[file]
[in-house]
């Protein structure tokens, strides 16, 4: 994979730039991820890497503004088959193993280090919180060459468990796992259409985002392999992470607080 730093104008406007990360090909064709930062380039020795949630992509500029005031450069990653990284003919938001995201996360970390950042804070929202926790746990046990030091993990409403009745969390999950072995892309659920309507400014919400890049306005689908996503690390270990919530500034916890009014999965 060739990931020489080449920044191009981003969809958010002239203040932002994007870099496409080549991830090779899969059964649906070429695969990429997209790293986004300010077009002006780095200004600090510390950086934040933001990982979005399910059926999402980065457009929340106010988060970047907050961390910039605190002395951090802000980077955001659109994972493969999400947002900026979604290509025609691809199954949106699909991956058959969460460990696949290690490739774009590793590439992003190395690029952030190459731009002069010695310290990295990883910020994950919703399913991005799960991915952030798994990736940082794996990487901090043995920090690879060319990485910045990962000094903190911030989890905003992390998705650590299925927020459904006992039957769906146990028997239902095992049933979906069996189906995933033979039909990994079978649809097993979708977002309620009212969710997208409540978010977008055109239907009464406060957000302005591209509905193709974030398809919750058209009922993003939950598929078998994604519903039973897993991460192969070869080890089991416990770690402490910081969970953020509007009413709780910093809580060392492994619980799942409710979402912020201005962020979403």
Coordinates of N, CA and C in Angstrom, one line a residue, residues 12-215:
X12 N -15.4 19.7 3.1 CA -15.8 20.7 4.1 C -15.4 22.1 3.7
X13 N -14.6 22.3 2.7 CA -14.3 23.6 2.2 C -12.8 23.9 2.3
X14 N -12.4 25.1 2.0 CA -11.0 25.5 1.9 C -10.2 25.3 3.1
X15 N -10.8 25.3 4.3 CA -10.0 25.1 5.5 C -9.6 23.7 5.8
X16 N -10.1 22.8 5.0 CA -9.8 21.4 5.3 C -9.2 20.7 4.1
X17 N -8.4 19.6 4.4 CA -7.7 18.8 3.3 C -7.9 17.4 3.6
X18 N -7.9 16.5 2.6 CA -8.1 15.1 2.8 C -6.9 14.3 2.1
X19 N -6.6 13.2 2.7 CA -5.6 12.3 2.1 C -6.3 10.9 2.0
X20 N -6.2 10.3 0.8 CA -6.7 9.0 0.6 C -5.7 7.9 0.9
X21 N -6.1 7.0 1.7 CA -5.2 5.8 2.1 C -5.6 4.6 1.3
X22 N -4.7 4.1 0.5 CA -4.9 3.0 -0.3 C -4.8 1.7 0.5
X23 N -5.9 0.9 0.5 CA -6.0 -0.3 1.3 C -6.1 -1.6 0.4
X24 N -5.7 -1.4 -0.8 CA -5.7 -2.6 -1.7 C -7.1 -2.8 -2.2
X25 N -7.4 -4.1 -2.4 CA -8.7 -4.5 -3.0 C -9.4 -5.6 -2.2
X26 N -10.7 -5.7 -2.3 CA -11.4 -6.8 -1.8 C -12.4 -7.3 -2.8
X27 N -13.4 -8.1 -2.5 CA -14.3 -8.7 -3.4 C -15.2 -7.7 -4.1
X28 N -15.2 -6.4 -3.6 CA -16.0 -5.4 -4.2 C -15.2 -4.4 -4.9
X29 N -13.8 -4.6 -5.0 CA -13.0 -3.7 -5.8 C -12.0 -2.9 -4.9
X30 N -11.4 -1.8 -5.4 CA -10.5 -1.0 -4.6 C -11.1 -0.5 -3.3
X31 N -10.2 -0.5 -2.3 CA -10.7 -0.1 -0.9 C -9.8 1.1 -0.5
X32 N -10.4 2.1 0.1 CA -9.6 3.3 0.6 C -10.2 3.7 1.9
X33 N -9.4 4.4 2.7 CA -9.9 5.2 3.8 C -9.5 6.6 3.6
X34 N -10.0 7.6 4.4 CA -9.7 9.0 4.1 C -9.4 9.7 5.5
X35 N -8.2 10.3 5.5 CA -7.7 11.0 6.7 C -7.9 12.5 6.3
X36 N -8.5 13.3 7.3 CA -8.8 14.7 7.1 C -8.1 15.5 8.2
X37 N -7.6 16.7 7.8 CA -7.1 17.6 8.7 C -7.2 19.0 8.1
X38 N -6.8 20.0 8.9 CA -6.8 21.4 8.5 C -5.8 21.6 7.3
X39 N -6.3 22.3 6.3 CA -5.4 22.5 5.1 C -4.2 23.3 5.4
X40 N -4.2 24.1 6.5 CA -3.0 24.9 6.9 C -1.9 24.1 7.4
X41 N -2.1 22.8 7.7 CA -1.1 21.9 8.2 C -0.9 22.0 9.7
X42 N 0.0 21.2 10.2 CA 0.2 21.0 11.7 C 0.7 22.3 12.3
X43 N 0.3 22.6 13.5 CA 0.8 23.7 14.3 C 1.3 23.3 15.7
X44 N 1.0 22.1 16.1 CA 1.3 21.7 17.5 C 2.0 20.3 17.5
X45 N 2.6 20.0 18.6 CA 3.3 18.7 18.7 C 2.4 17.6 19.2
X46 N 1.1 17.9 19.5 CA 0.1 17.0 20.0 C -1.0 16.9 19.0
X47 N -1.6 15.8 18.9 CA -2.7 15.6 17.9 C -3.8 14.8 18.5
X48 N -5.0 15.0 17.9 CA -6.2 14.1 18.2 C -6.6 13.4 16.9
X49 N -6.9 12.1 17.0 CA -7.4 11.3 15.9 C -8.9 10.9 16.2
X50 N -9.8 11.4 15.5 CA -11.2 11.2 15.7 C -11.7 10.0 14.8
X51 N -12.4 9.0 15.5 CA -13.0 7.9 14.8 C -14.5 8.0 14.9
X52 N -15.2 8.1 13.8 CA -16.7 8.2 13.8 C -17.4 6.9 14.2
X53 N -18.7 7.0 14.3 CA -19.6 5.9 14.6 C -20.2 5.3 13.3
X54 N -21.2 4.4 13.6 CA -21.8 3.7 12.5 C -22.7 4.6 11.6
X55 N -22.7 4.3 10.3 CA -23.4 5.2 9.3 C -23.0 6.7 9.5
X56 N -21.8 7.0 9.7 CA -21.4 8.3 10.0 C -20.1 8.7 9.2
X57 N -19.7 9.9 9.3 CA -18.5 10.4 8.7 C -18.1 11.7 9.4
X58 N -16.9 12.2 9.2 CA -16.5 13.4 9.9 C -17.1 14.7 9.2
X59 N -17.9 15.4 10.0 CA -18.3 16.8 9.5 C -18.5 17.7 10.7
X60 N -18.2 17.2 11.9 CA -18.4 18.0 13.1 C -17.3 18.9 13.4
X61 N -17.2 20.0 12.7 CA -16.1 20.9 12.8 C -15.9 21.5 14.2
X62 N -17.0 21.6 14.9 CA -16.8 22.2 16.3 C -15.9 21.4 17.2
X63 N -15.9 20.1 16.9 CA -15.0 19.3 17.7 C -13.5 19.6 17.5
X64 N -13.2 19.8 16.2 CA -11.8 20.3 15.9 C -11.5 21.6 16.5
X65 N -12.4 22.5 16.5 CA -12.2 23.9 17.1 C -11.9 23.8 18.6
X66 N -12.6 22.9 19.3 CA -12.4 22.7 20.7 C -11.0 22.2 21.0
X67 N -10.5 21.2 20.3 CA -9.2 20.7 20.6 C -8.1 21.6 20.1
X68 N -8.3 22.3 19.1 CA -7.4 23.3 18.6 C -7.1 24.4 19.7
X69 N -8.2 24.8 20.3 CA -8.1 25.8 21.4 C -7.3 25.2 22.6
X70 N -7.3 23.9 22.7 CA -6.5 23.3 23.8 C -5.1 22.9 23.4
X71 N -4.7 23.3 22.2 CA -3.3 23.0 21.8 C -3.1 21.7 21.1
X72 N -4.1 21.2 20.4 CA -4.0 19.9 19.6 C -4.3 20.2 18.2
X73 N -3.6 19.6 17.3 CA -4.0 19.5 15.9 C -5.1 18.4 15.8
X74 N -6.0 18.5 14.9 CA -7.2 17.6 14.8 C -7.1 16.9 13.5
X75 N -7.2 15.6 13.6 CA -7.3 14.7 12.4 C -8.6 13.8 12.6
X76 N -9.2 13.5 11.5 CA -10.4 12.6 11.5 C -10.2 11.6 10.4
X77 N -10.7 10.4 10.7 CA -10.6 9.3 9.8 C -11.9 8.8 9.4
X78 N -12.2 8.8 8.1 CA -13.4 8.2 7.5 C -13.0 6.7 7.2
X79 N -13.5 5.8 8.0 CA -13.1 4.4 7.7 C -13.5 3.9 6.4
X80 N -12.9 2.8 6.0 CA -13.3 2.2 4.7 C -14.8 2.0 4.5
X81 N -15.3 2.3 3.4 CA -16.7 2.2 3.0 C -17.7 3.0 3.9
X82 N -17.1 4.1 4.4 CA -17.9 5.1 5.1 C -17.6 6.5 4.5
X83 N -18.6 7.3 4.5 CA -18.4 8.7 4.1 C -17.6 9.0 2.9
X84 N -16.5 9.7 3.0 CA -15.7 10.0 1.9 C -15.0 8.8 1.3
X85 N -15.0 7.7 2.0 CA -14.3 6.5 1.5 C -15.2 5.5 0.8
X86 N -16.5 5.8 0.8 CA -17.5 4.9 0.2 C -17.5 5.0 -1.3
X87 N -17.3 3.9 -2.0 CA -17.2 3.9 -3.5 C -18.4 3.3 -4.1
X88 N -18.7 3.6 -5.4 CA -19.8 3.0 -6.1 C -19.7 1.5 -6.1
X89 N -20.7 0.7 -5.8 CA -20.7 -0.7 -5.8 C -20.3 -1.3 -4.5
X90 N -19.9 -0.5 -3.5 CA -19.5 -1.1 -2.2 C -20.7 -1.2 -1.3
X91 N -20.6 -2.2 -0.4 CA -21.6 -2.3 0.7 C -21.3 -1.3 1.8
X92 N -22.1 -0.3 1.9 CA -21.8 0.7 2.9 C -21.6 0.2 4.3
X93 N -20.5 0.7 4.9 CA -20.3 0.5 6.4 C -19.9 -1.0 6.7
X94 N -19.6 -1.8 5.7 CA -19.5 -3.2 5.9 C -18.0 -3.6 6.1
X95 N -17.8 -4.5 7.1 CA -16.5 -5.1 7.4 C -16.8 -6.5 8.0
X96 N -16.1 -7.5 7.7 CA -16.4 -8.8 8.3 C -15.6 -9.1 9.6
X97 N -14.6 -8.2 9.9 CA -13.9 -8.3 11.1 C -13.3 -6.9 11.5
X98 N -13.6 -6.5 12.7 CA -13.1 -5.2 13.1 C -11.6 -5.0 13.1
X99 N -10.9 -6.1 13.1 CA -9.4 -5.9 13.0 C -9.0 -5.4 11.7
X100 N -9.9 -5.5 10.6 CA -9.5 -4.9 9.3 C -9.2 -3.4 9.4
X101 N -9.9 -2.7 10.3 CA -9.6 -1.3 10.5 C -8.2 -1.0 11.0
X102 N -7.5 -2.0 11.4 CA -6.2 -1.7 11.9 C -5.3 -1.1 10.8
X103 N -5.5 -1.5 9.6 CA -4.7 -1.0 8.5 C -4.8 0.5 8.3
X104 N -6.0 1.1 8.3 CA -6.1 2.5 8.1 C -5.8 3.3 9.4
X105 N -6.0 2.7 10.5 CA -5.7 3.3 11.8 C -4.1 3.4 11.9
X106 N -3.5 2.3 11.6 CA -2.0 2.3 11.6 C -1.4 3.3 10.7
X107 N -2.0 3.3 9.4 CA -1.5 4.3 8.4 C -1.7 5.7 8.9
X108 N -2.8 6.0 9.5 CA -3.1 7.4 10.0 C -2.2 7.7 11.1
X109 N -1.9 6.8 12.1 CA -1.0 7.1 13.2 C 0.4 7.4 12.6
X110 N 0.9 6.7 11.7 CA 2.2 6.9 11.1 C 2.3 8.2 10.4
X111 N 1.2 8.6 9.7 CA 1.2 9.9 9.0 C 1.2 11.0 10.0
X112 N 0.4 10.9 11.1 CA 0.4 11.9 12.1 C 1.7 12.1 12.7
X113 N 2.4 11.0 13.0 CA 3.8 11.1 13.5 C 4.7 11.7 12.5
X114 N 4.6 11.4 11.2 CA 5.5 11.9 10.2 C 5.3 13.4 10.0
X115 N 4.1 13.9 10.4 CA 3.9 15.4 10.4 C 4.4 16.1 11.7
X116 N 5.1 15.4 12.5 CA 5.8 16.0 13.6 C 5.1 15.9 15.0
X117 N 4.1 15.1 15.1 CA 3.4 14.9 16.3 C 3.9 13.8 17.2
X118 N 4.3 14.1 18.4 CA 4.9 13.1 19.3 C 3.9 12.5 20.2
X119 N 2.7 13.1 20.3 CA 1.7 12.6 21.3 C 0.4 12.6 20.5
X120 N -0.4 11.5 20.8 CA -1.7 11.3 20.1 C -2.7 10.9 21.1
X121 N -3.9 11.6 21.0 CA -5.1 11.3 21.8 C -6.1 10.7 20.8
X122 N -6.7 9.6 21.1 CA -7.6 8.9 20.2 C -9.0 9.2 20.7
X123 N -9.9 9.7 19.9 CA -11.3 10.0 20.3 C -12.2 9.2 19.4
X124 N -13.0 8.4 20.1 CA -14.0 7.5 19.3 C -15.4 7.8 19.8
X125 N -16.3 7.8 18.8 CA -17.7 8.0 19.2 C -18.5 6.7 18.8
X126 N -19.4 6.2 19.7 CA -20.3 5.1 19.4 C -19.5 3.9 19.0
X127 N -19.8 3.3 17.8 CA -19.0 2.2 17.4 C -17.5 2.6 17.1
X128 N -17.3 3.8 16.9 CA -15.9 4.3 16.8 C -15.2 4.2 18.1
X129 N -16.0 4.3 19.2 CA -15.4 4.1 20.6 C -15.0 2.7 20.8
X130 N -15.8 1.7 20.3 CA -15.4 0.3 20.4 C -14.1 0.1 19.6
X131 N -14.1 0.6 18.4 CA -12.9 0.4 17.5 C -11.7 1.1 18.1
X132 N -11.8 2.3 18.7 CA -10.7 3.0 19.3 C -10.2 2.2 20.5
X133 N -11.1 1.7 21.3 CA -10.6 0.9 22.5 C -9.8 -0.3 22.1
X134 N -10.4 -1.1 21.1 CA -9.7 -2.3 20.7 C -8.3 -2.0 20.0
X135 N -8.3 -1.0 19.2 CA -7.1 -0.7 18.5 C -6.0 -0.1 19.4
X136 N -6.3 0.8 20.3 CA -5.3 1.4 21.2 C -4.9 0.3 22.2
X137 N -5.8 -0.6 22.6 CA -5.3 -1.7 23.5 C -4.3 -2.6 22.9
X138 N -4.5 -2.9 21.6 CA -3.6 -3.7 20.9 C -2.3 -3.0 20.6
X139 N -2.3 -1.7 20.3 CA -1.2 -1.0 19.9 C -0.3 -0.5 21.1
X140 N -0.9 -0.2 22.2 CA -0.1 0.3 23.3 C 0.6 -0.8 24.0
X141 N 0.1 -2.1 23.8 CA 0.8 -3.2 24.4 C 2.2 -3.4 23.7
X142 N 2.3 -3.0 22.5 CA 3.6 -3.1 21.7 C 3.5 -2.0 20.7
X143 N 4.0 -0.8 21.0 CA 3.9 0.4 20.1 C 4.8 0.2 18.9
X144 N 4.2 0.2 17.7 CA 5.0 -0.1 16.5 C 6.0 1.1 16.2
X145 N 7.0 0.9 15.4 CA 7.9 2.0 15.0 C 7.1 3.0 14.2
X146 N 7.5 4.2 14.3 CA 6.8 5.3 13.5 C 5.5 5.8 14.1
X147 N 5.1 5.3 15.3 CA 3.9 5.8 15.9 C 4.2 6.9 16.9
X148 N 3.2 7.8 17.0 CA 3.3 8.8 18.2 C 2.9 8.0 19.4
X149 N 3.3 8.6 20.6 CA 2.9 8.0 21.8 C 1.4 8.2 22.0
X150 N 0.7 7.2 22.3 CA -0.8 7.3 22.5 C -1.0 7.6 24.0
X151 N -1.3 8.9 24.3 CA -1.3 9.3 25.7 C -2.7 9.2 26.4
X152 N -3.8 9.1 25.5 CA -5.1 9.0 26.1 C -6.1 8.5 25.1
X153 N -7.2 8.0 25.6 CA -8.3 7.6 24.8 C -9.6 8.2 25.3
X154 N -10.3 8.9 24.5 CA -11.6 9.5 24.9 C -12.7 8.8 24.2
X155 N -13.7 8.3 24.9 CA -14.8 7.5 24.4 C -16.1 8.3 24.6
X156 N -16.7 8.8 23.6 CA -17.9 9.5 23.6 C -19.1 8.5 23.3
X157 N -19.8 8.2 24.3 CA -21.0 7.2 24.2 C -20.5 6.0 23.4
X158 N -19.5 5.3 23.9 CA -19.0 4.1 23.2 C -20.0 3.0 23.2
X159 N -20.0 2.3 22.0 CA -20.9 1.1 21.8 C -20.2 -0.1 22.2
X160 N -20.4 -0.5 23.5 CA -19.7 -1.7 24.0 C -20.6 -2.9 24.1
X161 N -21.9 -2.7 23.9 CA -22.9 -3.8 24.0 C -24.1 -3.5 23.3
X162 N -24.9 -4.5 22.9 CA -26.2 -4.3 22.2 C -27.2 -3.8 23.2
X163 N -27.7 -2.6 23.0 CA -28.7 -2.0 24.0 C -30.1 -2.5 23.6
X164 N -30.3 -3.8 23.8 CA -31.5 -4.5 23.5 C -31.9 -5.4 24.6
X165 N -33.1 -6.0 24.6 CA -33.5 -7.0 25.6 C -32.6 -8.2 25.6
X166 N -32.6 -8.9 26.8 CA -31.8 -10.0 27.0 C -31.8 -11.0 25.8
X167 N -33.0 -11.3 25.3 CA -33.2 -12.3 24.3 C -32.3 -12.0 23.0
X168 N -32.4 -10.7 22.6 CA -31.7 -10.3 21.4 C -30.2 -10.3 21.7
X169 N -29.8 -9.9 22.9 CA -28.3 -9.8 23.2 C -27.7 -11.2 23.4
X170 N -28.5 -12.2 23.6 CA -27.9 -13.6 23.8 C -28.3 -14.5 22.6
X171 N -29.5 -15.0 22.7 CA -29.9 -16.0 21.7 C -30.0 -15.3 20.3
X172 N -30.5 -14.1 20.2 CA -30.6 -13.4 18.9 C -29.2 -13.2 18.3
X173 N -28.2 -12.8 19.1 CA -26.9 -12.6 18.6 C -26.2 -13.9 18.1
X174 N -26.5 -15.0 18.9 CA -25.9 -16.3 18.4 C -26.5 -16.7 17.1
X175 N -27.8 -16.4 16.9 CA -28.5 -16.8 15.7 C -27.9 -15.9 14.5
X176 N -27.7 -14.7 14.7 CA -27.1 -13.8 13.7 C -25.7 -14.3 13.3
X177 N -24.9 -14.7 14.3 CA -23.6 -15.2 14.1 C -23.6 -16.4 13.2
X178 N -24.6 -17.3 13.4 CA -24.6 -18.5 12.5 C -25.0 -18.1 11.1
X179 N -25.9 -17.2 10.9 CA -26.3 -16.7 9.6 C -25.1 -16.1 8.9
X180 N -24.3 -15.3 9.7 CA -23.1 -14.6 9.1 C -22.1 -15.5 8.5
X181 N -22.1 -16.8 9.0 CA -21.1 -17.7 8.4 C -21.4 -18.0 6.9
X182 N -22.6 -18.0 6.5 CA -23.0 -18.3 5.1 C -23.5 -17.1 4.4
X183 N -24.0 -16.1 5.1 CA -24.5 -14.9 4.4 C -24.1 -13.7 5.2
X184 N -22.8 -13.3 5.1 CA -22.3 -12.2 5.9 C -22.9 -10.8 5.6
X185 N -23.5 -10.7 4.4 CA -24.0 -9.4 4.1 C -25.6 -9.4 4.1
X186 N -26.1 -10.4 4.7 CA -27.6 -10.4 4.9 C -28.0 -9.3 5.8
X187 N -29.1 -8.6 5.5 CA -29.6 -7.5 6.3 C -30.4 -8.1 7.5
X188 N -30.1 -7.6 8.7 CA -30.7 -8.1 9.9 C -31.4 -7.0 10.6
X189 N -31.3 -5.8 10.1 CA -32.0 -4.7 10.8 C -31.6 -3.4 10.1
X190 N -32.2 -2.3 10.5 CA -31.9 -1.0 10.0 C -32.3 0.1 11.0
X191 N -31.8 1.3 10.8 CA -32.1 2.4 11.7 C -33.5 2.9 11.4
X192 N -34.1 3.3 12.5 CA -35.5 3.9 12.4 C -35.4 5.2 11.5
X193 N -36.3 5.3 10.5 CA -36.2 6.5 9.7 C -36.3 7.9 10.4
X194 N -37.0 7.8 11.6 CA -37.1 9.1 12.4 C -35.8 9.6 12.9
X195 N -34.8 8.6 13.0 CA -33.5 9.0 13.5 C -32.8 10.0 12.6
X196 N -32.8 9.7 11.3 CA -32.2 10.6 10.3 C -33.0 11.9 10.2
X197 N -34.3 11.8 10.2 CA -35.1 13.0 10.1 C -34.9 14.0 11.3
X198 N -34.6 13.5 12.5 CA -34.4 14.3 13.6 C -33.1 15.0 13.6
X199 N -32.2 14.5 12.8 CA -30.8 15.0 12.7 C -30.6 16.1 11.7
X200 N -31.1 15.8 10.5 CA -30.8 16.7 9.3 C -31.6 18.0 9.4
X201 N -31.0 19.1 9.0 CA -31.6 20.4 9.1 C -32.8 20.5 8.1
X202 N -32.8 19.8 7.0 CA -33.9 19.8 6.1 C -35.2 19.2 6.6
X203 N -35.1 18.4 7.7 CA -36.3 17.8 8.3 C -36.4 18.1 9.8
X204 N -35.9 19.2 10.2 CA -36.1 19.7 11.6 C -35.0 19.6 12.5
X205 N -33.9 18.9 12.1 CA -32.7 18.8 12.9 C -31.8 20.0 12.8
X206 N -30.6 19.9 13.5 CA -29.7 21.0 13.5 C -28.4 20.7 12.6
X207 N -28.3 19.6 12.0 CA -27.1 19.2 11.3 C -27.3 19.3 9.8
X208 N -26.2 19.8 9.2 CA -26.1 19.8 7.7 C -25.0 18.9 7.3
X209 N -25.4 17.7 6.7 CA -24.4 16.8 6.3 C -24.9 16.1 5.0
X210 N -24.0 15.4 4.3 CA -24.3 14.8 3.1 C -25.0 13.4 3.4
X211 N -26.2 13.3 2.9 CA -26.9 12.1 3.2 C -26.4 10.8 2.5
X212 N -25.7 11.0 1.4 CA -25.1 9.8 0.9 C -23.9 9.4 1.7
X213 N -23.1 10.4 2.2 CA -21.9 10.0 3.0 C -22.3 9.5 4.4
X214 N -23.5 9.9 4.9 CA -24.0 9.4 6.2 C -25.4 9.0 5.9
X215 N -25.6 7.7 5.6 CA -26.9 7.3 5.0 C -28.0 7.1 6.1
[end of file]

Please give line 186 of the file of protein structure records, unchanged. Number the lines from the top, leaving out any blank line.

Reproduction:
X194 N -37.0 7.8 11.6 CA -37.1 9.1 12.4 C -35.8 9.6 12.9